As we all know, waste is a problem that isn’t going anywhere, anytime soon. Recycling contamination has become a global concern, especially since we all have the ability to change it.
“We want to save what is going into the landfill. If it can be recycled into other products that can be used by the consumer. That is something we certainly want to participate in,” said Don Bitz, Bismarck resident.
Don Bitz has been recycling for several years, and for him, it’s become a way of life.
But he often sees a lack of effort.
“People were abusing what was being put into there. I saw that in the one that I was using over at BSC that there was garbage appearing into those bins,” said Bitz.
Waste Management says items like plastic bags, food, and batteries are driving up the cost of recycling because they create contamination.
Plastic bags, in particular, are the worst because they wrap around equipment, causing damage and downtime in maintenance.
You can recycle cardboard, paper, bottles, and cans.
Many cities across the country are discontinuing recycling programs. North Dakota is not one of them. Waste management wants to keep it that way.
It’s even ruining our relationship overseas. For years recycling products have been sent to China to be processed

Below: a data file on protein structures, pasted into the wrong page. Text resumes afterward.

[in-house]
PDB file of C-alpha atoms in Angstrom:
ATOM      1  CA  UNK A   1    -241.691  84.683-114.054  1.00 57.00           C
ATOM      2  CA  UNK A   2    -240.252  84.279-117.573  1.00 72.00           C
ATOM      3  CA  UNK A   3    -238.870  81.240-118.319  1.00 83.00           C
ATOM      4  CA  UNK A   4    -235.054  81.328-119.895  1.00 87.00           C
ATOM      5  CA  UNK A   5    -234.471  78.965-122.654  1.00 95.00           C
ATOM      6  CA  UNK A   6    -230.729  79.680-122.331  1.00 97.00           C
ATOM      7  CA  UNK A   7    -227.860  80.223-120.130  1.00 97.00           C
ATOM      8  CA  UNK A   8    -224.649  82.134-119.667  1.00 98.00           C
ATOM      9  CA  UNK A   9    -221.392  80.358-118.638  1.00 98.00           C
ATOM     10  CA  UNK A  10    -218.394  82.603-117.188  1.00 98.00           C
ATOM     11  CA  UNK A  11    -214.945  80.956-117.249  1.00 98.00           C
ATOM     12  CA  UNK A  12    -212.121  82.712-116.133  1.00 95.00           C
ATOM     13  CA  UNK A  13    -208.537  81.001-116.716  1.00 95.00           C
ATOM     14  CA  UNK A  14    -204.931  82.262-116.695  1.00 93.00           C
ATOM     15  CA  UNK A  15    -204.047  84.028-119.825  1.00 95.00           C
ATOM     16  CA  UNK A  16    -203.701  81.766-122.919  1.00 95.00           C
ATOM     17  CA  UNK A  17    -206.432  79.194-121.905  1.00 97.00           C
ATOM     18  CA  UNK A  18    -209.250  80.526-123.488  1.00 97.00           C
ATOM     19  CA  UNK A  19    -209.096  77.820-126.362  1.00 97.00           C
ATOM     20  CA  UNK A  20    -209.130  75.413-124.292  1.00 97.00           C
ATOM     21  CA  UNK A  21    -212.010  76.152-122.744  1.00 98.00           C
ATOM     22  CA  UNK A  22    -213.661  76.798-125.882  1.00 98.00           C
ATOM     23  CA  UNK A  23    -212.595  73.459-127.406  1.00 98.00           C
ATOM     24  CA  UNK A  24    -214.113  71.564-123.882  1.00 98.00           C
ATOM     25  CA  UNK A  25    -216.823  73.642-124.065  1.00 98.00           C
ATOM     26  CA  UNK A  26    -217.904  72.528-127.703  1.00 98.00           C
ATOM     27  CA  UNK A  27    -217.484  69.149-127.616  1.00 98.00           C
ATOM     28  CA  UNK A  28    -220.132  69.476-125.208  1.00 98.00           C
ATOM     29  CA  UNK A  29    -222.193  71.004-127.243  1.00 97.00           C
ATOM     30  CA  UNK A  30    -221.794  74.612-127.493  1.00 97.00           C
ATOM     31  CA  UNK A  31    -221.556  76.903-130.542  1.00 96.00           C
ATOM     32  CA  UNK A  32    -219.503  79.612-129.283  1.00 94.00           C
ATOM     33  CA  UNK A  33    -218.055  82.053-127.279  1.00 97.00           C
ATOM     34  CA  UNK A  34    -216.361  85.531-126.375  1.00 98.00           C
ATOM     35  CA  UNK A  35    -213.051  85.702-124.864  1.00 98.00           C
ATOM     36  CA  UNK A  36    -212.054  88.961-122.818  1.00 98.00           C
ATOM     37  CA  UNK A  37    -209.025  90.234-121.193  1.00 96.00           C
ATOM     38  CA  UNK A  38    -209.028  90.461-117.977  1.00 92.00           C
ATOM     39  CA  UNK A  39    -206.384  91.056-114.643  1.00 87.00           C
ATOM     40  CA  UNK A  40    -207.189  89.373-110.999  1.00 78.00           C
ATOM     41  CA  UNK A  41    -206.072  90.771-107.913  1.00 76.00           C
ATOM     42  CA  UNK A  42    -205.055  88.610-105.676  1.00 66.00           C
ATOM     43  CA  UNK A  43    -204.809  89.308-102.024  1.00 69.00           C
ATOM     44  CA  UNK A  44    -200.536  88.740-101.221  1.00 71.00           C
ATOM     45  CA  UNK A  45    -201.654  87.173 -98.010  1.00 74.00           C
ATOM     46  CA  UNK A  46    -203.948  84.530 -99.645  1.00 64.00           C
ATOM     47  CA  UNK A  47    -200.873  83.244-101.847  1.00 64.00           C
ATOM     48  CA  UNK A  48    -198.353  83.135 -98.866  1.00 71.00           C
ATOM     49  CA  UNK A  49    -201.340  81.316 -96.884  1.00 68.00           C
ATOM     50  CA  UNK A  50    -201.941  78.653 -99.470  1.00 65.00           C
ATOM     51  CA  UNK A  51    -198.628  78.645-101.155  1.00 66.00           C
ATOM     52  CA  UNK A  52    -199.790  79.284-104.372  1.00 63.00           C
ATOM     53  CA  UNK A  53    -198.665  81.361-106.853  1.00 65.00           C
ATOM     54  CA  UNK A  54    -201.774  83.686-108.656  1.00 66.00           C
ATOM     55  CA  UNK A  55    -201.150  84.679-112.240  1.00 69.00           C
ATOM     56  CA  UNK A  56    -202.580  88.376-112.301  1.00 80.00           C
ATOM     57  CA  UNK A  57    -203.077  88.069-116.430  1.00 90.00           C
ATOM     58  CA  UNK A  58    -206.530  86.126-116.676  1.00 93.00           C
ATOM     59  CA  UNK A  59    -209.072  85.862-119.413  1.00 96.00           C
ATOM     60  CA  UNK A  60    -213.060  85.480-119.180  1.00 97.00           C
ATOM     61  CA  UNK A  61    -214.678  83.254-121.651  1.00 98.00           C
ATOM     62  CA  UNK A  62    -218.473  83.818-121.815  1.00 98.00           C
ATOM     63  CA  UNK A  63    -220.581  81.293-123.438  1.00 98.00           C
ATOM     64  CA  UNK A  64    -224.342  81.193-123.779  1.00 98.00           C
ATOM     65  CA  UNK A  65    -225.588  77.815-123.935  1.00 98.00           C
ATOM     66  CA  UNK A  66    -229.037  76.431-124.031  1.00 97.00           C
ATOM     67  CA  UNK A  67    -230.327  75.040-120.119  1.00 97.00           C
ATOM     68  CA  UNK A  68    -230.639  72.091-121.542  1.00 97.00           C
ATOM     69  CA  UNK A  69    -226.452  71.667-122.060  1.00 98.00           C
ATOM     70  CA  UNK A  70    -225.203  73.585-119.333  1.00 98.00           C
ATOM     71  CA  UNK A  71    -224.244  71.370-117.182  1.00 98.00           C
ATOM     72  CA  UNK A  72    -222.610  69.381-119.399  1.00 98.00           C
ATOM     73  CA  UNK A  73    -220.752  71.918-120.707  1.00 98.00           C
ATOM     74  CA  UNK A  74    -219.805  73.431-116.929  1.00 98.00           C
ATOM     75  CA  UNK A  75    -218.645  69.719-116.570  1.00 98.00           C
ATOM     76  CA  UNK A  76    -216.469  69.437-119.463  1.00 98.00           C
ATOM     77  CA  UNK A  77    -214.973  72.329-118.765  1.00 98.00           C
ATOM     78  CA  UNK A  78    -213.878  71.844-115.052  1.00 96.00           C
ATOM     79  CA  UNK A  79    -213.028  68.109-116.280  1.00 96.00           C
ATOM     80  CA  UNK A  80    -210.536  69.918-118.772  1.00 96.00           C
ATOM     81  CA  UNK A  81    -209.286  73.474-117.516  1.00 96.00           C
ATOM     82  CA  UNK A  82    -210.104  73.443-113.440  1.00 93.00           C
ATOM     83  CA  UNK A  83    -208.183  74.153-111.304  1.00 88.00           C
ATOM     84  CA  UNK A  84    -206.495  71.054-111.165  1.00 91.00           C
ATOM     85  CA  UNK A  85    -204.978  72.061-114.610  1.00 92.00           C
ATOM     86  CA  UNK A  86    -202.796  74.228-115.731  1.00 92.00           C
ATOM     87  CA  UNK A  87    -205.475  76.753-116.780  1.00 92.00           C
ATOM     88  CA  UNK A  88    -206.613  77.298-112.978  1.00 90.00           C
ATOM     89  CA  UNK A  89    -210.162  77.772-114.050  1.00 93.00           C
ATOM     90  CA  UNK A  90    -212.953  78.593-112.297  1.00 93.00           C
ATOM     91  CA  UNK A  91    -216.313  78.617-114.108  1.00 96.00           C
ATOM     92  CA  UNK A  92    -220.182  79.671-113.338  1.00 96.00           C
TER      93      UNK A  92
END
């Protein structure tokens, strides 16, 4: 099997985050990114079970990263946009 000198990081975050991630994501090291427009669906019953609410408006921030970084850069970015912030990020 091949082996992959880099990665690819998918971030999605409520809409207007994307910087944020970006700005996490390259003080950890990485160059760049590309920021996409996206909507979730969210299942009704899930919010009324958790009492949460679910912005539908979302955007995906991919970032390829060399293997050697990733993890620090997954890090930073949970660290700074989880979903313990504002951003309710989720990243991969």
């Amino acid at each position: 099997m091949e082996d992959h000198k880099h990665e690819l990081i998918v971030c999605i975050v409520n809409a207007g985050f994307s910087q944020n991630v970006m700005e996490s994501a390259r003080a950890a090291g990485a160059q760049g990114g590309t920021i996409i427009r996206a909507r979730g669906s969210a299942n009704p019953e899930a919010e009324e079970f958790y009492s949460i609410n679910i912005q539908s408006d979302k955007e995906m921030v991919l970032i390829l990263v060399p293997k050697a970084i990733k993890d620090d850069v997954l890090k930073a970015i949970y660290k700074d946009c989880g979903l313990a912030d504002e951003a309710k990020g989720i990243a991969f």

“By May 2018, China had imposed import restriction and they are very high standards of contaminations. What that has resulted in is an oversupply in the domestic market driving prices down for recyclable commodities,” said Julie Ketchum, Waste Management.
Officials say recycling has a lot of benefits to the environment and the state.
“Most of the recycling is packaging. If we don’t recycle that and use it then we have to use more natural resources. We would have to cut down trees and mining natural resources in order to create aluminum cans or packaging made out of paper,” said Ketchum.
According to Recycle Across America,
-Five plastic bottles recycled provides enough fiber to create one square foot of carpet or enough fiber-fill to fill one ski jacket.
-It requires 95% less energy and water to recycle a can than it does to create a can from virgin materials.
– Recycling a stack of newspaper just 3 feet high saves one tree.
The recycling drop off site is at the Bismarck Landfill.